The Future of Writers in the Age of Artificial Intelligence (AI)

Can human writers outpace and outdo the tech development, especially Artificial Intelligence? (Photo source: Wim van Rossem / Anefo at Wikimedia Commons)

Everyone is alarmed at the speedy development of technology. With Artificial Intelligence (AI) gaining momentum these days, I become more conversant with this topic.

And of course, the conversations about  AI are mostly about how much the potential that AI can offer for us to solve many current issues. On top of that is the ever growing anxiety that AI will take place humans. More unemployment can be foreseen in the future if AI is not controlled.

As a writer myself, I’ve seen some news about some machine or algorithm or software that writes hard news on sport events or natural disaster hard news.

So if you ask me if I should feel worried or not about the ongoing circumstances of the writing market, I guess I choose to stay optimistic.

Why so?

Well, all I can tell is that this thing dubbed as AI is not competent of analytical writing. And because they are machines, they don’t have unique personalities at all. They are just machines. So they can never ever write any opinion pieces just like you and I do!

In spite of all this optimism, I know some perils lie ahead of us writers.

We cannot just sit idly in our chairs and casually wait until they devour us as a whole.

Just recently, Massachusetts Institute of Technology (popularly known as MIT) informed public that a team of researchers managed to develop AI that has the ability to read scientific papers and summarize these cumbersome manuscripts into a sentence or two. In other words, they are trying to invent a summarizing machine!

It is said that the AI may be useful for wordsmiths like me to scan heaps of papers to get a preliminary sense of what they are about.

But the AI is also showing promise in some other fields such as speech recognition and machine translation.

Speech recognition is technology that has the ability of recognizing spoken words. And all these can be changed into text. According to Research and Markets research firm, speech recognition market will be worth US$18 billion by 2023.

What’s so special and beneficial about speech recognition?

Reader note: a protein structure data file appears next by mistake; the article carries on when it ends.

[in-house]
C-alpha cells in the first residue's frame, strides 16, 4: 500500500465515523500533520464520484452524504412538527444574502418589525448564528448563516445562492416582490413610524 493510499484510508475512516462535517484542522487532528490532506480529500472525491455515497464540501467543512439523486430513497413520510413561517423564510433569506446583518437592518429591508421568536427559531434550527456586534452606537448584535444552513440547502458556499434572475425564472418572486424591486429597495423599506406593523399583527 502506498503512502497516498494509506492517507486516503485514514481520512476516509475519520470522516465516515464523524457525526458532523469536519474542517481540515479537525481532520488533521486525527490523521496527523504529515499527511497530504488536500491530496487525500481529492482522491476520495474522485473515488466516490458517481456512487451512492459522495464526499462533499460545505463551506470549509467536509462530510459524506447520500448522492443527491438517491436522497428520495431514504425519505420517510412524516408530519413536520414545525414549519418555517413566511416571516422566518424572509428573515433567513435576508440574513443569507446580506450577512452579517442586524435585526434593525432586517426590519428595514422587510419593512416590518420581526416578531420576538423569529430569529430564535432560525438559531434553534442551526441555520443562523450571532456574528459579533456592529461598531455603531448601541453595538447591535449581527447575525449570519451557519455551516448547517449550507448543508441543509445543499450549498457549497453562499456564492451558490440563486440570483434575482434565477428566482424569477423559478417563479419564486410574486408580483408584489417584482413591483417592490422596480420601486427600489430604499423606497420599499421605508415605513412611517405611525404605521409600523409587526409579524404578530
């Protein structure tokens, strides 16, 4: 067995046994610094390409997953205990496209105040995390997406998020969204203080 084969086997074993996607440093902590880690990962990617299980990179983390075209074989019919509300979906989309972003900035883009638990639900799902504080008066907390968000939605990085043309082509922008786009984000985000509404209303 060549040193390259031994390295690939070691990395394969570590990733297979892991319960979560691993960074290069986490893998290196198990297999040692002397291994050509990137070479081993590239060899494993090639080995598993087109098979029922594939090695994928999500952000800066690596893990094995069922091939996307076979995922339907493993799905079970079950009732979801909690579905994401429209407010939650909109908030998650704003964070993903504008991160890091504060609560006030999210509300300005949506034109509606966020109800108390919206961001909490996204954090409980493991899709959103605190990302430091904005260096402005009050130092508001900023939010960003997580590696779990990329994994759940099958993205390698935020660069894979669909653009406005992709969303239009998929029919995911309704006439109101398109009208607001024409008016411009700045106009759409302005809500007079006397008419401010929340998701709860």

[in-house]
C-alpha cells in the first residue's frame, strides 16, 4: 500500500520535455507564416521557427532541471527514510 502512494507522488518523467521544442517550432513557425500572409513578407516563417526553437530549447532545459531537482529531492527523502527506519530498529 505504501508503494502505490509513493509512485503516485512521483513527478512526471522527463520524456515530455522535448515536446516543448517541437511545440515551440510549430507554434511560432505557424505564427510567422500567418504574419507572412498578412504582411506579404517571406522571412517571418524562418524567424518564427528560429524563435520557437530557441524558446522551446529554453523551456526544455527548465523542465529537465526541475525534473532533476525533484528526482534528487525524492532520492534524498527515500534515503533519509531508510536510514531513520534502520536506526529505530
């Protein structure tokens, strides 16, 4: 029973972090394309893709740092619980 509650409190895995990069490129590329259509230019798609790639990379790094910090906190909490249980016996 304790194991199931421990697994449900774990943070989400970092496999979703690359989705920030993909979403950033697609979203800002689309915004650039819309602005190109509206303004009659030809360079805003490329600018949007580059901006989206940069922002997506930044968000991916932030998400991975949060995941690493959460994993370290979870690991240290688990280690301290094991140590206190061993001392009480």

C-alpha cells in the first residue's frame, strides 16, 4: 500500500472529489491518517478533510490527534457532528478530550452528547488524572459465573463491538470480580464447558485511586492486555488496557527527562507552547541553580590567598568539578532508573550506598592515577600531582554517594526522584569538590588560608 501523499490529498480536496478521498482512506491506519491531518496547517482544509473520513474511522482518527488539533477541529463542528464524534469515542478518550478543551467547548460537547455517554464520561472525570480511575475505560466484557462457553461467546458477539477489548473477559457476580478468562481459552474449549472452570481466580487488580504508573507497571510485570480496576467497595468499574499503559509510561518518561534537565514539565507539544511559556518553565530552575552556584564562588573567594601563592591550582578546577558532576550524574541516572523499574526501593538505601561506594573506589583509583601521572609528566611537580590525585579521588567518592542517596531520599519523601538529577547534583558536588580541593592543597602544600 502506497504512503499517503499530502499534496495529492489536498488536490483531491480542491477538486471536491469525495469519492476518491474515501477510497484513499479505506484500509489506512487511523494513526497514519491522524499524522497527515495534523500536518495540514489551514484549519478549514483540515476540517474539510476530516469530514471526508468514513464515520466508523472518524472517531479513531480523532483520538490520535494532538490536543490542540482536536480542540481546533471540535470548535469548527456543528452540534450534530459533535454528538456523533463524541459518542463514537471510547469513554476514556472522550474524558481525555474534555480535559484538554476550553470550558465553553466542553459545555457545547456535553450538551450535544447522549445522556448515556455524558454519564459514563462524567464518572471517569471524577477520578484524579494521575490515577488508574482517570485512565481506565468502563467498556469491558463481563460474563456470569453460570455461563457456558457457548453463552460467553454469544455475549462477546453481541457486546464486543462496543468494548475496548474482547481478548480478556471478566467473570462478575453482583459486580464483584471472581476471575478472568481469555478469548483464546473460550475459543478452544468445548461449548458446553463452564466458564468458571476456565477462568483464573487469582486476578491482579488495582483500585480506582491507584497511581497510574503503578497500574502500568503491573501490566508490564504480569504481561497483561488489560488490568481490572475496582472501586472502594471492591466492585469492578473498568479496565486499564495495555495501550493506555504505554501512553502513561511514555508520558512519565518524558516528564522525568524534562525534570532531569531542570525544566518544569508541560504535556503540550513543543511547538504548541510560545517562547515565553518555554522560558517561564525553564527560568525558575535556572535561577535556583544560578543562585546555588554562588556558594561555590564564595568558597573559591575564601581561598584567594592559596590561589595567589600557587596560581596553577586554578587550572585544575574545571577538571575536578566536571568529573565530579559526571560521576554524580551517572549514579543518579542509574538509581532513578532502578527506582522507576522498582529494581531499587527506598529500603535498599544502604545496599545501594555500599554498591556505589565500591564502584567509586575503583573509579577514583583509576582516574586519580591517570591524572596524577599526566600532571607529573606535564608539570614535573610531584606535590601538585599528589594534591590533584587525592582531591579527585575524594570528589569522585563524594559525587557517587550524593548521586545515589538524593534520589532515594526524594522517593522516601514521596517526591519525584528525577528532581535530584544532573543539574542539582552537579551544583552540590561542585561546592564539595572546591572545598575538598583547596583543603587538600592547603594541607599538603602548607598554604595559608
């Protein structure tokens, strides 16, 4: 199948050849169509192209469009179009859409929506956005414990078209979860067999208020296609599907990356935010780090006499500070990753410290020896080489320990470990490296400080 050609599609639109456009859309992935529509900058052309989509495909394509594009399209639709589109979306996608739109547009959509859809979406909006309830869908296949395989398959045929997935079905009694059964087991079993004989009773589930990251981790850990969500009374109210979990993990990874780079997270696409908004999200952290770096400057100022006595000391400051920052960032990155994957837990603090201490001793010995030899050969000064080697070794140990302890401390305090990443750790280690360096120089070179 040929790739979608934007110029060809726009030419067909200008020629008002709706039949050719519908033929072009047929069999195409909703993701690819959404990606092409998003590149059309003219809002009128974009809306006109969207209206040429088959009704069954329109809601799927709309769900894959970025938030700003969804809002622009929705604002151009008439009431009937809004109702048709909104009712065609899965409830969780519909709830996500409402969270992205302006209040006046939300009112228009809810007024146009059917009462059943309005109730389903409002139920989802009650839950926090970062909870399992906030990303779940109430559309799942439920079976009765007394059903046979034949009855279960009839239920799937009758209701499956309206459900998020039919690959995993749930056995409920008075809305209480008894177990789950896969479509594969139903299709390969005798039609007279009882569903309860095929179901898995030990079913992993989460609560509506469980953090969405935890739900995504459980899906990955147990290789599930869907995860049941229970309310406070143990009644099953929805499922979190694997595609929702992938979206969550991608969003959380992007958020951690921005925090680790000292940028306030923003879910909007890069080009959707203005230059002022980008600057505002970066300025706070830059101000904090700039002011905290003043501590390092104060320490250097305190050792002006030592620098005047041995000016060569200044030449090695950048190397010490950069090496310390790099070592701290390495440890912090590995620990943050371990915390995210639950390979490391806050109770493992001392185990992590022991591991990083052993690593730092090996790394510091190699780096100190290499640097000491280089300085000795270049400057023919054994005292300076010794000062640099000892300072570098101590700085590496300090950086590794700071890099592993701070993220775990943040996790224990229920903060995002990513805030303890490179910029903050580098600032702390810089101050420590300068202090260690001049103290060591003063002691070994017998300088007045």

It is claimed to be very time-efficient and energy saving. For example, if you have to communicate with multiple people/ companies over email, with speech recognition and AI you’ll never need to type emails and send them manually.

Head of Revenue at ClaraLabs Briana Burgess stated that Clara (a rebranded version of the Siri virtual assistant technology you see on iPhone and other iOS devices) has helped her send a lot of emails to schedule and reschedule meetings. All this was achieved only by simple voice command. No typing on a cumbersome laptop, fatal typos and wrong email addresses. So hassle-free. Compared to composing emails for the same purpose, she could amazingly save more than 9 hours! That means you can actually be efficient and get more work done. Beast!

Results of AI may not be quite elegant and literary but they do compose and collect substantial points of information. And readers will eventually find them still readable and informative. No big problem whatsoever.

But that is email and hard news.

I still don’t believe that AI can match human’s ability and knack for writing a beautiful, touching, emotionally provocative, literary work.

Machines are machines.

They do have memories, and intelligence, and consistency.

Humans are humans.

We may not be lacking in the consistency department but I bet we excel more at the creativity aspect. We have imagination. Something an ultimate machine can never learn.

And when we’re now too absorbed with writing cheesy click baits, ‘trivial’ and technical content for the web traffic or page views, we’ll soon lose the competition. Our web is more about “how-to”, and less about “why”.

Why do we need to know and learn THIS instead of THAT? That’s the big question.

And this philosophical, profound question can never be answered by machines.

 

Sources:

Sciencedaily.com

https://emerj.com/ai-sector-overviews/ai-for-speech-recognition/

https://thenextweb.com/contributors/2017/05/19/artificial-intelligence-will-impact-professional-writing/

https://www.wired.com/2017/02/robots-wrote-this-story/

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